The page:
“Trees evoke deep emotion,” the mayor continued. “I’ve mostly heard from residents upset that the city removes trees and fails to replace them. The lost value, both monetary and emotional, is hard to calculate. I’ve also heard from residents relieved that the city took the tree because they couldn’t afford its removal or don’t like raking leaves. As a leader in the community, I look at the tree issue as, ‘What is best for most residents?’ A tree-lined street has more benefits to the neighborhood and city than the convenience of one person. Besides, that’s one reason why I round up 20-30 volunteers each fall to rake leaves at the homes of low-income seniors and disabled residents.”

Mark Bliss, the mayor pro tem, said in an email that he was proud to join the mayor in coauthoring last year’s council goal — now a live project — to implement a tree replacement project for road projects.

“The need for this is huge,” Bliss said. “Some road construction projects completely devastated the tree canopy of entire blocks. Not only does that impact quality of life, but there’s an economic cost to the loss of the tree. Statistically, trees increase property values, improve energy savings and reduce stormwater runoff. The city of Portland even found — through a study they ran using the software program i-Tree — that every dollar spent on a tree returned an estimated $3.80 in benefits. Pretty good return on investment, for sure.”

The goal, Bliss said, is to try to implement each road project in a way that reduces the likelihood of removing trees in the first place. Then the city will do what it can to try to replace the trees that were removed, and to add more trees throughout the city in general.

“On Arbor Day this year, we planted several new trees in Ambassador Park, and we offered discounted trees to residents. Those types of programs must be strengthened and offered several times a year, either directly through the city, or by city-supported events run by the stellar community groups in our city,” Bliss said. “Now, the economic realities we’re working with mean that we must take a very calculated approach to this issue, but I’m thrilled that the process has started, and I look forward to building on it in the coming years.”

City Councilman David Soltis said he was disappointed to see the issue being politicized by some of the challengers in the council race, when the council had already been working on the issue.

“We have a viable plan we’ve been working to put in place,” Soltis said. “I mean, who doesn’t want more trees in this city, in their neighborhoods? Also, city management has been strong with communication to the residents with any issues regarding trees on the streets. (DPS director) Joe Vitali is fantastic. He is always out there talking to residents, going to their homes and explaining anything that needs to be done.”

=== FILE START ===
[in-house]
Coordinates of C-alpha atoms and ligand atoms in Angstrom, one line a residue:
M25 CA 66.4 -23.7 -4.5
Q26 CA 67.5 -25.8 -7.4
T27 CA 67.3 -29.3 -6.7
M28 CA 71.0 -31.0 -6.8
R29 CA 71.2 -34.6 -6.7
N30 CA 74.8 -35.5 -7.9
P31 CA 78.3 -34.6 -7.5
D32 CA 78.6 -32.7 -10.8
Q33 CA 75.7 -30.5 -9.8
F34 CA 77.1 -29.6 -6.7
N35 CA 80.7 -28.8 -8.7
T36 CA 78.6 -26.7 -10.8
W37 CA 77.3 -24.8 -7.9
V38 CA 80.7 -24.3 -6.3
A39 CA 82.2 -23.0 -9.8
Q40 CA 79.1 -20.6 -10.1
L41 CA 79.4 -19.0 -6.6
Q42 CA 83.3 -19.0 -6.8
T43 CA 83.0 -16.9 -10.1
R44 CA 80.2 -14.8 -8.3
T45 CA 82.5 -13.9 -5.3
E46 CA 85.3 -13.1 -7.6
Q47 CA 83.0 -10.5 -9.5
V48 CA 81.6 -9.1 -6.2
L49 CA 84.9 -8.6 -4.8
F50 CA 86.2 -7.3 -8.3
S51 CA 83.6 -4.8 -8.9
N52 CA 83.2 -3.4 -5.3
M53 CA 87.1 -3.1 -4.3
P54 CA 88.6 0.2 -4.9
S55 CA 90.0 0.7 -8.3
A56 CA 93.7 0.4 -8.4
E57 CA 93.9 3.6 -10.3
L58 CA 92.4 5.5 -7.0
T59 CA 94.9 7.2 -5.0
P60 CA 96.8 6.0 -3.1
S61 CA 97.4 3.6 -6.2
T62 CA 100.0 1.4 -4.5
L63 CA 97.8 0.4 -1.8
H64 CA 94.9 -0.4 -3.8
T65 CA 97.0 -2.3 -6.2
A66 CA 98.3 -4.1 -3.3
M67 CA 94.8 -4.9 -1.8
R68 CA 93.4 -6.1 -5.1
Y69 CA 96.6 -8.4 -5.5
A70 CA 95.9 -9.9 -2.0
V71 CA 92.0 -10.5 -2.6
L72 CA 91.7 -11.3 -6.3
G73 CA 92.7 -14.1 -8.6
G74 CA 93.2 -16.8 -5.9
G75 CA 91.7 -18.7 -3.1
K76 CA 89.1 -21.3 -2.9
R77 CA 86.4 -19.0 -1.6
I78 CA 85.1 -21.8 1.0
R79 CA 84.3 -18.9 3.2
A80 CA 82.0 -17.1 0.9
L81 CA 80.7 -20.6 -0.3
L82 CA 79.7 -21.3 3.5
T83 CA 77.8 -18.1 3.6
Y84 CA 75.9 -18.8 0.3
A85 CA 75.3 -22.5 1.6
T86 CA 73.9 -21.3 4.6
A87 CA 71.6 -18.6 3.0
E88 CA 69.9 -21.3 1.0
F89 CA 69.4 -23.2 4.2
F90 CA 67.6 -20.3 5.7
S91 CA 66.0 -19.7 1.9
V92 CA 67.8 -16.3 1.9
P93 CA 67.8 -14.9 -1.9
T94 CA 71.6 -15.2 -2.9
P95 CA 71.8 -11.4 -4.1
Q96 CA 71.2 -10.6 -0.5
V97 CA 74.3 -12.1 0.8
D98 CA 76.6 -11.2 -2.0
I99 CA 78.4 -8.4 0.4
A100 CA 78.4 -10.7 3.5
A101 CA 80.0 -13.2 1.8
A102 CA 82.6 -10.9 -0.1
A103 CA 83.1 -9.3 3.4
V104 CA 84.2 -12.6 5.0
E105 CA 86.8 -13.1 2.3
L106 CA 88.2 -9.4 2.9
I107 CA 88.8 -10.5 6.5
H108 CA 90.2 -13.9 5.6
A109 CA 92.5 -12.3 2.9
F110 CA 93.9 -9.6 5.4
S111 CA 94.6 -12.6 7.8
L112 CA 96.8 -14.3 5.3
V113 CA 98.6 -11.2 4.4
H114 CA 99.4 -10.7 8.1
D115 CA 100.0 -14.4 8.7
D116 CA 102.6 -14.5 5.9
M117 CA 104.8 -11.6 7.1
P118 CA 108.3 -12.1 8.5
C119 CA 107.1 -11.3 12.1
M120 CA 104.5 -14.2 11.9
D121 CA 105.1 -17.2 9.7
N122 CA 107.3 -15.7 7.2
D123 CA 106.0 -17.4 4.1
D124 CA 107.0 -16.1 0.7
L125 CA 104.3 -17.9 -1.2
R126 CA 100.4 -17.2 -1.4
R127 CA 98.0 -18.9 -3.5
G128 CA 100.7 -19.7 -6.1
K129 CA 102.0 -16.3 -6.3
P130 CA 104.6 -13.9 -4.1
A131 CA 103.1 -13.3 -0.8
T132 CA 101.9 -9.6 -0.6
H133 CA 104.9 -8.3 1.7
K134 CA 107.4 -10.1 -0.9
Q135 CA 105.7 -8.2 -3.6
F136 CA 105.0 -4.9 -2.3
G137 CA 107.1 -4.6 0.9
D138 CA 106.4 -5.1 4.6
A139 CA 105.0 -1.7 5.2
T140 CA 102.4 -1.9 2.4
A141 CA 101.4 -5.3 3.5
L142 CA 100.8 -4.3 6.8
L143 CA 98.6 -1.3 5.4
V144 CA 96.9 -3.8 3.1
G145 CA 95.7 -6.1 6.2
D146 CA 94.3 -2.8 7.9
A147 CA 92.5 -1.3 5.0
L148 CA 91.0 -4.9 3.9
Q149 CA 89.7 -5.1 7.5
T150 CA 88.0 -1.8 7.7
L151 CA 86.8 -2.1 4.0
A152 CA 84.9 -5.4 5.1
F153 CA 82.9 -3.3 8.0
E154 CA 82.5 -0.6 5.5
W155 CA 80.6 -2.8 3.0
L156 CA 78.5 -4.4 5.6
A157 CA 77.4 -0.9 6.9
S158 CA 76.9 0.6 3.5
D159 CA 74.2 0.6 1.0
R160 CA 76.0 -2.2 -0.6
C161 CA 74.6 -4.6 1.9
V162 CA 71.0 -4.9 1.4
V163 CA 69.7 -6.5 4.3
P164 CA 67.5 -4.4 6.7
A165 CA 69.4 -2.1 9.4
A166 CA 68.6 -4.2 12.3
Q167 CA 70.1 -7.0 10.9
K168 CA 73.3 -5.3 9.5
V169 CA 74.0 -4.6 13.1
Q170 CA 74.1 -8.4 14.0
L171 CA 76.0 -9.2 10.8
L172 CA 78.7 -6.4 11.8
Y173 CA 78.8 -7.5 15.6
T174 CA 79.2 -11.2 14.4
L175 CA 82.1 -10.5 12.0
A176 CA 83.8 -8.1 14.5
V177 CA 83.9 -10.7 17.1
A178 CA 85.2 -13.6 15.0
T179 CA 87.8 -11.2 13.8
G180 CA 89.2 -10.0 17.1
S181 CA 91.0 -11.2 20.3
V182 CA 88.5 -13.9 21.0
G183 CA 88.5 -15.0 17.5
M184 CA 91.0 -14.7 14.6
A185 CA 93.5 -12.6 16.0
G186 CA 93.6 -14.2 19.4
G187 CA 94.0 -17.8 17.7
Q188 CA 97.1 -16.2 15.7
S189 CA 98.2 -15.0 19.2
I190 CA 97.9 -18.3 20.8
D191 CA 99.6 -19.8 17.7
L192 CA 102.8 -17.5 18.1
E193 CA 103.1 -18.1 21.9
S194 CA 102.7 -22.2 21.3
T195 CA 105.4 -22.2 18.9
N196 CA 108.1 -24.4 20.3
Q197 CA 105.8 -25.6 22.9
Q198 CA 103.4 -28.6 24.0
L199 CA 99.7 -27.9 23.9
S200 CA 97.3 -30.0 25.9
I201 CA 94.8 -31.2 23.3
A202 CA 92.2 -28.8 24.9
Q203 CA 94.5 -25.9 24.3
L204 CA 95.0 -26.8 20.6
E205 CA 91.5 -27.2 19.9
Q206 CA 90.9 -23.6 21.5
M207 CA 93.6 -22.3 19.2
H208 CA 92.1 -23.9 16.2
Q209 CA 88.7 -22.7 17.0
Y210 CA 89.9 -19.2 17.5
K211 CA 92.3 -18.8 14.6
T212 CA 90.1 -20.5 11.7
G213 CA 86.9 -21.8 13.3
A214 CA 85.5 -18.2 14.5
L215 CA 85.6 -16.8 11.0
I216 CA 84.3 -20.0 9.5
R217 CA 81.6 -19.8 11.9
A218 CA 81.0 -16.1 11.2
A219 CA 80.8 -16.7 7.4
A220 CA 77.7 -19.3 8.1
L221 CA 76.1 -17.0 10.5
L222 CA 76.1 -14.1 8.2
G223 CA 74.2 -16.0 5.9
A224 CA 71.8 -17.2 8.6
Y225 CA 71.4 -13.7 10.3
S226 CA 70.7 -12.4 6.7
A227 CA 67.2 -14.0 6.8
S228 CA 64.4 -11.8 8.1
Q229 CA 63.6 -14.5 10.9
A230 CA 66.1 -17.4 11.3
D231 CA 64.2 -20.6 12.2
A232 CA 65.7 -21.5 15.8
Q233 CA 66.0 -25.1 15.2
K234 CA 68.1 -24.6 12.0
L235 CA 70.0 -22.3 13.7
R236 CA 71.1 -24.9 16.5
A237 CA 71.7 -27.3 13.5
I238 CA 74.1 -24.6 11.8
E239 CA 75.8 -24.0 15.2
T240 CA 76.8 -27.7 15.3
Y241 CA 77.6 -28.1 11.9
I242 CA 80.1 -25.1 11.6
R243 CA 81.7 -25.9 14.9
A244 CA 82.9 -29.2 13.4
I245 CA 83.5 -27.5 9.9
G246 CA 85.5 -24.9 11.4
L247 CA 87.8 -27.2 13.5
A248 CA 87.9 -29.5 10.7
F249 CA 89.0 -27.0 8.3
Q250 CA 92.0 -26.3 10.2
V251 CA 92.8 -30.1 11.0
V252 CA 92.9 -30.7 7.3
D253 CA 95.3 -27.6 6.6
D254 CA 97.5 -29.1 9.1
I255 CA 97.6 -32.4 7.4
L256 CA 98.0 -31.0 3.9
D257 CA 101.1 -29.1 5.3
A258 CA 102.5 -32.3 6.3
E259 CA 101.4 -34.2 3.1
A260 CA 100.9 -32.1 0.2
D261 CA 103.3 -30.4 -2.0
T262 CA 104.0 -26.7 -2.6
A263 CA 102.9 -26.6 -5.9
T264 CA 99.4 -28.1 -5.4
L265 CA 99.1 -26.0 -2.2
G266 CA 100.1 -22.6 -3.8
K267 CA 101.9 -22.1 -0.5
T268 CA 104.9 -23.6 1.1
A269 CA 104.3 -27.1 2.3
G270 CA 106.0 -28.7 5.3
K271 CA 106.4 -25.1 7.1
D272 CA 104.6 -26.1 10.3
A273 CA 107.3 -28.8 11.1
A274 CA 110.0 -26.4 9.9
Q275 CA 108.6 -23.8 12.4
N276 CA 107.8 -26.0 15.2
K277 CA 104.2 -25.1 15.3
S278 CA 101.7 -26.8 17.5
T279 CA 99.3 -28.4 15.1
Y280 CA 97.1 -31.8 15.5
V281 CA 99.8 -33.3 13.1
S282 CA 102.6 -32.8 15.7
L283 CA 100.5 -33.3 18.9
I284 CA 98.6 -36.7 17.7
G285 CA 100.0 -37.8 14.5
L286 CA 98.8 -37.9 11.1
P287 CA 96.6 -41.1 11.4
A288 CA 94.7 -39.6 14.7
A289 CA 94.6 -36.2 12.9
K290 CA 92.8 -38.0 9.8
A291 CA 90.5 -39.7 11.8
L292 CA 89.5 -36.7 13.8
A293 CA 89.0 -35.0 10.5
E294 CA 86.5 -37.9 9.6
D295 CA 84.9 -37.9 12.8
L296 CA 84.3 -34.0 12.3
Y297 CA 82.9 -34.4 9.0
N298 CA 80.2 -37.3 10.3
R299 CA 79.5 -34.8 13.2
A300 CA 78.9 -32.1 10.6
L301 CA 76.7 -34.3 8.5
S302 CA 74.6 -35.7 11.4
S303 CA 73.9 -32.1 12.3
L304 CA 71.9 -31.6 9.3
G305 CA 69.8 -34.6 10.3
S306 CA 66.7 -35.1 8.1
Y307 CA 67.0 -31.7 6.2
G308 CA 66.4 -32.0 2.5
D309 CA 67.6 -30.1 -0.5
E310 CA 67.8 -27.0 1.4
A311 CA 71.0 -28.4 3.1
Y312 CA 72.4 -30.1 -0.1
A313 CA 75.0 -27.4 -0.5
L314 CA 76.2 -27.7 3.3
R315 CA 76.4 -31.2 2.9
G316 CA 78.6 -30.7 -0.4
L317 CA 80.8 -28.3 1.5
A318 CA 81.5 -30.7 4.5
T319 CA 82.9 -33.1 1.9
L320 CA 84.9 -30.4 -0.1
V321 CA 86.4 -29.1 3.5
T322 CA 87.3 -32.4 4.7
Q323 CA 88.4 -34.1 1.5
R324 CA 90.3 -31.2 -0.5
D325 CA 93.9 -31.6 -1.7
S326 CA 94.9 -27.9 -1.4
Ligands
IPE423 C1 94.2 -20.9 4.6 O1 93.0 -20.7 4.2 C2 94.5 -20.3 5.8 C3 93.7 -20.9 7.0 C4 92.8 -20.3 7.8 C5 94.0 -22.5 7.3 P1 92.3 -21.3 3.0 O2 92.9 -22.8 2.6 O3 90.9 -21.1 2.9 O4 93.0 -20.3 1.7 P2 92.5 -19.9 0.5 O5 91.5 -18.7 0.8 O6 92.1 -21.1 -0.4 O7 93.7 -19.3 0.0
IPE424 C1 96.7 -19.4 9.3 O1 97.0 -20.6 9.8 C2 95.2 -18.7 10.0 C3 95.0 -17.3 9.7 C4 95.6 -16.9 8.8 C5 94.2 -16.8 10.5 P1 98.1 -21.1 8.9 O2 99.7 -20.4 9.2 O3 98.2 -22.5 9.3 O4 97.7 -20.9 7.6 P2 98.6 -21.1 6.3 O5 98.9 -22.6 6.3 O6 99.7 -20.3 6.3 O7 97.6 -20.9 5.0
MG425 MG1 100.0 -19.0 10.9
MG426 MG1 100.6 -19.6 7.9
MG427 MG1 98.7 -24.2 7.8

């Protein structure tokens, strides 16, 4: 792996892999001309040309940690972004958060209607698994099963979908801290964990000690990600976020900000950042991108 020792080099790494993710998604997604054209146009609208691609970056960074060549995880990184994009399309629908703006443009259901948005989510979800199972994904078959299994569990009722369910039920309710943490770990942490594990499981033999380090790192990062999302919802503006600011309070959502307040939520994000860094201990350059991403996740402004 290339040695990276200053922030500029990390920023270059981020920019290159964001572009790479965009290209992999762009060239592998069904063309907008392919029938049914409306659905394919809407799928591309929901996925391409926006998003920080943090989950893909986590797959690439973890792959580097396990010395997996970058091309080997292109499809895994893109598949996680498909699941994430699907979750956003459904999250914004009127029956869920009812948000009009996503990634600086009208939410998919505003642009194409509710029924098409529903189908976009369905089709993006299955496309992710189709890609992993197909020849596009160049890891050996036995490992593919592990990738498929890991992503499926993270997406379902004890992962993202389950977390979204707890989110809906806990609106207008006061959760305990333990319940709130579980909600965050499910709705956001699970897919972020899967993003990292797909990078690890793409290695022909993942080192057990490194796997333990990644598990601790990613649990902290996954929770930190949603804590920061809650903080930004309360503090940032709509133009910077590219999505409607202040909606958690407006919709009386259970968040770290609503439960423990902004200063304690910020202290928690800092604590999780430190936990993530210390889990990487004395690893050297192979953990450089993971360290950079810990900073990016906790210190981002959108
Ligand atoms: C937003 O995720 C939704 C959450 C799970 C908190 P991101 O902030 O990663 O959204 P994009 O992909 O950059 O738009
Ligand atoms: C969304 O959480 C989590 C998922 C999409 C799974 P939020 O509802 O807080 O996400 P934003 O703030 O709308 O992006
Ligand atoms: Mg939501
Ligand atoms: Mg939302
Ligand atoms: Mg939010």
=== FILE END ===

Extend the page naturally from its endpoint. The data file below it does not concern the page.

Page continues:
For the replanting effort, the mayor said that he anticipates several local businesses donating trees and mulch this year, much like they did last year, when the Madison Heights Men’s Club planted trees in the fall.

“This year will be the same. Volunteer groups will be asked to participate as part of a completely private tree-planting program,” Hartwell said. “(Council candidate) Roslyn Grafstein and I consulted with the director of Royal Oak’s Department of Public Services, given his city’s experience as a Tree City USA. We learned a few tricks including finding land to create a tree nursery so that today’s saplings can mature before they are planted.

“At first, the private replanting project will be modest, in the dozens of trees,” he said. “But over time this will reverse the decades of tree removals.”

Residents of Madison Heights can plant trees by hand without a permit. But it’s always advisable to consult the city’s DPS on which species are preferred. As an example, the city suggests that residents don’t plant silver maples due to their shallow root system.

The best way to get involved is to join the organized effort, the mayor said.

“Residents may contact me or the Women’s Club to offer donations or help,” Hartwell said. “We need trees, recommendations on which streets to plant, and volunteers willing to get dirty.”

The mayor can be reached by emailing